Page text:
Musings from George

Immigration, moral authority, and the military
November 1, 2017, 9:04 am
Filed under: Foreign Policy, Politics

For anyone who has spent time in a nursing home, or has cared for an aging parent, this article about foreign-born caregivers will bring tears to your eyes. The nurses in Saudi Arabia were all Filipino when I was there (yes, in Riyadh) and the caregivers in my mother’s nursing home were all born elsewhere. The love of family and the religious faith that is common in these cultures is much needed today in our country at war with itself.

As #TraitorTrump swirls down the toilet, it is disturbing to see General Kelly not only defending #DodgerDonny, #GroperInChief, but amplifying the little man’s worst instincts. Belittling a woman for criticizing #DodgerDonny’s insensitive comments to a Gold Star widow is no more attractive coming from a four-star general than it was from an odd little orange-hued man. The great respect that the general has earned is squandered when he takes up politics — he is no better than the viewpoints he projects. When a general says that the right level of immigration is between zero and one each year, he insults the many immigrants in our armed forces and he insults our history. When he likens the bloodiest, most divisive period in American history to a “misunderstanding”, he insults the memory of US forces that defeated the Confederacy and ignores the travesty of slavery that the south (and the Confederacy) were built upon. Treating people like cattle was never okay, and “compromise” after “compromise” (see Missouri Compromise if you really are that ignorant #RacistTrump, #IncuriousPOTUS) just kicked the can down the road. Kelly’s observation that Lee chose his state (Virginia) over the United States of America is exactly the problem he ignores — Lee was a great man, AND he was a traitor. Traitors don’t get statues, sorry.

This presidency is slowly gas-lighting all of us, with #DodgerDonny always pointing to a distraction (“Uranium One!” “Clinton Foundation!”) to keep us from seeing the corrosion and treason that underpins his family and his administration. Traitors, tax cheats, and liars … oh my! We can only hope that Papadopoulos was wearing a wire, which would be a  true comeuppance for #LyinDonny who keeps claiming to have evidence that he remembered La David’s name. It stands to reason that #DaftDonny would stumble on that name, since he probably doesn’t have many friends named La David.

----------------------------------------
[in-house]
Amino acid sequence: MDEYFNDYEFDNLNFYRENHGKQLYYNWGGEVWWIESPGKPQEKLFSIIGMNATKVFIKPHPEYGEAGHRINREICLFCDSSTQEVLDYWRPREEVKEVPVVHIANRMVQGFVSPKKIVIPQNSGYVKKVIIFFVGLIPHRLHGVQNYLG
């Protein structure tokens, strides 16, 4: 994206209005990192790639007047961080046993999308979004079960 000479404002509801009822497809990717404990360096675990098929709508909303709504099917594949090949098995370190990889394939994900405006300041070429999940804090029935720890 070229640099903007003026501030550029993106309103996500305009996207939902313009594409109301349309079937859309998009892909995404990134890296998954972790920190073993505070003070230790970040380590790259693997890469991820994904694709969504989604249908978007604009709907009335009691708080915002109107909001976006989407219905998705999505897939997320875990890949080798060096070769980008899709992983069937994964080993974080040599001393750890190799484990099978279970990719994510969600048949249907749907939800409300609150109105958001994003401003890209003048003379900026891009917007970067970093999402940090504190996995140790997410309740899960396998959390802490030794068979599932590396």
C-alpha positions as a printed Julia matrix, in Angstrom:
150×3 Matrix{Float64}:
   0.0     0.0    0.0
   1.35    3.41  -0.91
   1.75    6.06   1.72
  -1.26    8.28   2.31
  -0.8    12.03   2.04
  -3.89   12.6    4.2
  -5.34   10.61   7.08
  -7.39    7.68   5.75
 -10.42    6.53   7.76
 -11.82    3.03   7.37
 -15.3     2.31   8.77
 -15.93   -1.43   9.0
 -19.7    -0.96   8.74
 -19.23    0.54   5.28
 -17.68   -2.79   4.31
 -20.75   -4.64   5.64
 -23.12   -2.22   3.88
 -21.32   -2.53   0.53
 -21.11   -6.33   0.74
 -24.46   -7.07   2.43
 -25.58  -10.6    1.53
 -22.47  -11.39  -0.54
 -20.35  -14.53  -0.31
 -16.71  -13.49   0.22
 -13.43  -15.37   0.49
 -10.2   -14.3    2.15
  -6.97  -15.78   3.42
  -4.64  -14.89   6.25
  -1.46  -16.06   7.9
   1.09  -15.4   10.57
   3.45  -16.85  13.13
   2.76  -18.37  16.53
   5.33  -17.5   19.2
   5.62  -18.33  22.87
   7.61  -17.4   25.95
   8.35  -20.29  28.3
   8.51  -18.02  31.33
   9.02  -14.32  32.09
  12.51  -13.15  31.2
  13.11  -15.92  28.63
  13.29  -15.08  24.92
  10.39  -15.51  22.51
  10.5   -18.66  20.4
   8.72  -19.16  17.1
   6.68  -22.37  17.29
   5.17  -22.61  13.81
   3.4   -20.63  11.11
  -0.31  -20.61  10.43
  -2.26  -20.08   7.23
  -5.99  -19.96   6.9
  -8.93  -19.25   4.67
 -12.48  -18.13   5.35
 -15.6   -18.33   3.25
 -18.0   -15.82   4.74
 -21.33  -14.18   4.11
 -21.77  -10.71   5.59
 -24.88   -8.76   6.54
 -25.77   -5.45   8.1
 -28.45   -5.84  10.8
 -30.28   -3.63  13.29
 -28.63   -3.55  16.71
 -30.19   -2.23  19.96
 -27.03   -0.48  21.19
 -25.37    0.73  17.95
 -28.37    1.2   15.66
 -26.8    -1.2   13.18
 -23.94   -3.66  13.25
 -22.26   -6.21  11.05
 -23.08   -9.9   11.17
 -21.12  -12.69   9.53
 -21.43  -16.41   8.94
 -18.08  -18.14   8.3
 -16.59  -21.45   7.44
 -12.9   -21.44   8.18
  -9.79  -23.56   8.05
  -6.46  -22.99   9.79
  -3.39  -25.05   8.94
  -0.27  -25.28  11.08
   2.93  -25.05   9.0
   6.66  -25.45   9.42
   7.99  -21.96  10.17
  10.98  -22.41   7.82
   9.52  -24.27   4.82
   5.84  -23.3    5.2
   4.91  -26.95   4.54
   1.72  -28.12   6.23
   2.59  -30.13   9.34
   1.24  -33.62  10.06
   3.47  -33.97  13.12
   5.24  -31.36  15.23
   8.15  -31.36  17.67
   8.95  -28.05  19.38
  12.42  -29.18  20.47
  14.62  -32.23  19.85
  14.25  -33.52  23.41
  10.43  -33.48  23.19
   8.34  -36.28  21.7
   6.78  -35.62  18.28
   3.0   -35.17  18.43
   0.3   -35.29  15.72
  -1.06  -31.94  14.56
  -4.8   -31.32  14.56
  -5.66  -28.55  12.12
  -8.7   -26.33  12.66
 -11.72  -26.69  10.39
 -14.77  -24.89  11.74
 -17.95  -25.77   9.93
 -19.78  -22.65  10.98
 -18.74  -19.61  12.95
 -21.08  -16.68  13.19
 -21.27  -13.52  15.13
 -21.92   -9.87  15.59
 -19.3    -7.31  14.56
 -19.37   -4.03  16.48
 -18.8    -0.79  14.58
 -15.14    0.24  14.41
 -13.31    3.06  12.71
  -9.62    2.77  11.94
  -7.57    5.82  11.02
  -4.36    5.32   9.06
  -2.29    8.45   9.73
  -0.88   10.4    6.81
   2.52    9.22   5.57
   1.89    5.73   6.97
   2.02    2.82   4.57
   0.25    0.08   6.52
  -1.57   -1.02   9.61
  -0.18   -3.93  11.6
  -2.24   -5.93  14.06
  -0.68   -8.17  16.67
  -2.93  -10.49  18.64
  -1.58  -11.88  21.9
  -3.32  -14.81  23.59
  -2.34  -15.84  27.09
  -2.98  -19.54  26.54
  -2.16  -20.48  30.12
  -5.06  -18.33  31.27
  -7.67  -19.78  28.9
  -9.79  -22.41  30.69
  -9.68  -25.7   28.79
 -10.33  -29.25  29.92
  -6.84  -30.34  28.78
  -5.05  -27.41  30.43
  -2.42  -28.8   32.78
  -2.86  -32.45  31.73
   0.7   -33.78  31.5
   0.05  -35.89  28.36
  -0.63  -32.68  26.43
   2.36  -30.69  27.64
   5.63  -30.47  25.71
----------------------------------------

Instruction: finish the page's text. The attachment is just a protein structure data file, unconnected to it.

Kelly stumbles and reveals his true inner feelings about immigrants and racists (“good guys on the other side” … where have we heard that before? Oh yeah, #NaziDonny). There goes the argument that the #AdultDayCare is actually run by a serious patriot — it’s just an echo chamber of incurious racists, slowly tearing down the functions of government run by those who hate government. It will be a long four years if Mueller doesn’t find something good soon.

WTF? Trump has no connection with reality
February 17, 2017, 10:03 pm
Filed under: Foreign Policy, Politics, Uncategorized

TRUMP: “I mean, they fill up our alleys with people that you wonder how they get there, but they are not the Republican people our that representatives are representing.”

Is this supposed to be the president of the United States, representing all Americans, or is this the man trying to satisfy the minority of the voters that chose him over Hillary? As he rants about his electoral win (fact: smaller than either of Obama’s), he just keeps proving his disconnect from reality.

He repeals (through executive order) lots of hard work by others who have come before. He creates Chaos, and then decries the chaos. He has done NOTHING positive or proactively for the United States. He apologizes for Russian transgression, dances around Flynn’s crimes, and grandstands about leaks. He begs Russia to leak Hillary’s email, but he cries “treason” when his own actions are revealed in public.

It’s not fake news. It’s a fake President. If our elected leader cannot accept provable facts, why do we endure this clown? Why does he think his golden showers, or his angry phone calls with Mexico and Australia, are going to remain confidential.

Here’s a clue: DON’T LIE if you will be embarrassed by the truth when it is revealed.You are a duplicitous, two-faced liar and history will record (and we will enjoy) your disastrously short stint as a minority-elected leader. You are a loser. You are FIRED.